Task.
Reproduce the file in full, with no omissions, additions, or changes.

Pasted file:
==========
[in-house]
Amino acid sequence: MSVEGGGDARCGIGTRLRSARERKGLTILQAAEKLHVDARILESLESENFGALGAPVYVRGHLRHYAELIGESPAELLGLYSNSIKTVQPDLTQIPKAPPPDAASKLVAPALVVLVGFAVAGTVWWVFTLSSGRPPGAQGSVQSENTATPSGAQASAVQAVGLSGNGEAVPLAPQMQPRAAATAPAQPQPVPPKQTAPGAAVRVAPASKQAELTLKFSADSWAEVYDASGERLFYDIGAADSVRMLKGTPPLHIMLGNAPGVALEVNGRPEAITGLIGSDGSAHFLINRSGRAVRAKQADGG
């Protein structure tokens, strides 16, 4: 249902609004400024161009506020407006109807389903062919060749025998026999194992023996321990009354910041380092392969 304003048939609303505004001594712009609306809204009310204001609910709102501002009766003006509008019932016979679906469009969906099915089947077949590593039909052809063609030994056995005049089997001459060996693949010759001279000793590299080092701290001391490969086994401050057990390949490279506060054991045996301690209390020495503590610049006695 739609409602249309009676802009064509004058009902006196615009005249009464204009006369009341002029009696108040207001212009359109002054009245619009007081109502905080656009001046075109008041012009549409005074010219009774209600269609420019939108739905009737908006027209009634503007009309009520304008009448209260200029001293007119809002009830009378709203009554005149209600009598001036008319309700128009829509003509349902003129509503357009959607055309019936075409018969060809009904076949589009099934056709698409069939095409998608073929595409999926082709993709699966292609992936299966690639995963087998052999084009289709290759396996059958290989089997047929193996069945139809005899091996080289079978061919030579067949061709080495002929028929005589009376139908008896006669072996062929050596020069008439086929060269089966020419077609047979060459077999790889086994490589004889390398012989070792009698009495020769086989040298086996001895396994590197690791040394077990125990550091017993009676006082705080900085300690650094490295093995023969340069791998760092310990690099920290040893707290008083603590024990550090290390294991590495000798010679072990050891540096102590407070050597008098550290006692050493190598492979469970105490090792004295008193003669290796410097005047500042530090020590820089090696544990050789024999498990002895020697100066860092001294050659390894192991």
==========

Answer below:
[in-house]
Amino acid sequence: MSVEGGGDARCGIGTRLRSARERKGLTILQAAEKLHVDARILESLESENFGALGAPVYVRGHLRHYAELIGESPAELLGLYSNSIKTVQPDLTQIPKAPPPDAASKLVAPALVVLVGFAVAGTVWWVFTLSSGRPPGAQGSVQSENTATPSGAQASAVQAVGLSGNGEAVPLAPQMQPRAAATAPAQPQPVPPKQTAPGAAVRVAPASKQAELTLKFSADSWAEVYDASGERLFYDIGAADSVRMLKGTPPLHIMLGNAPGVALEVNGRPEAITGLIGSDGSAHFLINRSGRAVRAKQADGG
């Protein structure tokens, strides 16, 4: 249902609004400024161009506020407006109807389903062919060749025998026999194992023996321990009354910041380092392969 304003048939609303505004001594712009609306809204009310204001609910709102501002009766003006509008019932016979679906469009969906099915089947077949590593039909052809063609030994056995005049089997001459060996693949010759001279000793590299080092701290001391490969086994401050057990390949490279506060054991045996301690209390020495503590610049006695 739609409602249309009676802009064509004058009902006196615009005249009464204009006369009341002029009696108040207001212009359109002054009245619009007081109502905080656009001046075109008041012009549409005074010219009774209600269609420019939108739905009737908006027209009634503007009309009520304008009448209260200029001293007119809002009830009378709203009554005149209600009598001036008319309700128009829509003509349902003129509503357009959607055309019936075409018969060809009904076949589009099934056709698409069939095409998608073929595409999926082709993709699966292609992936299966690639995963087998052999084009289709290759396996059958290989089997047929193996069945139809005899091996080289079978061919030579067949061709080495002929028929005589009376139908008896006669072996062929050596020069008439086929060269089966020419077609047979060459077999790889086994490589004889390398012989070792009698009495020769086989040298086996001895396994590197690791040394077990125990550091017993009676006082705080900085300690650094490295093995023969340069791998760092310990690099920290040893707290008083603590024990550090290390294991590495000798010679072990050891540096102590407070050597008098550290006692050493190598492979469970105490090792004295008193003669290796410097005047500042530090020590820089090696544990050789024999498990002895020697100066860092001294050659390894192991």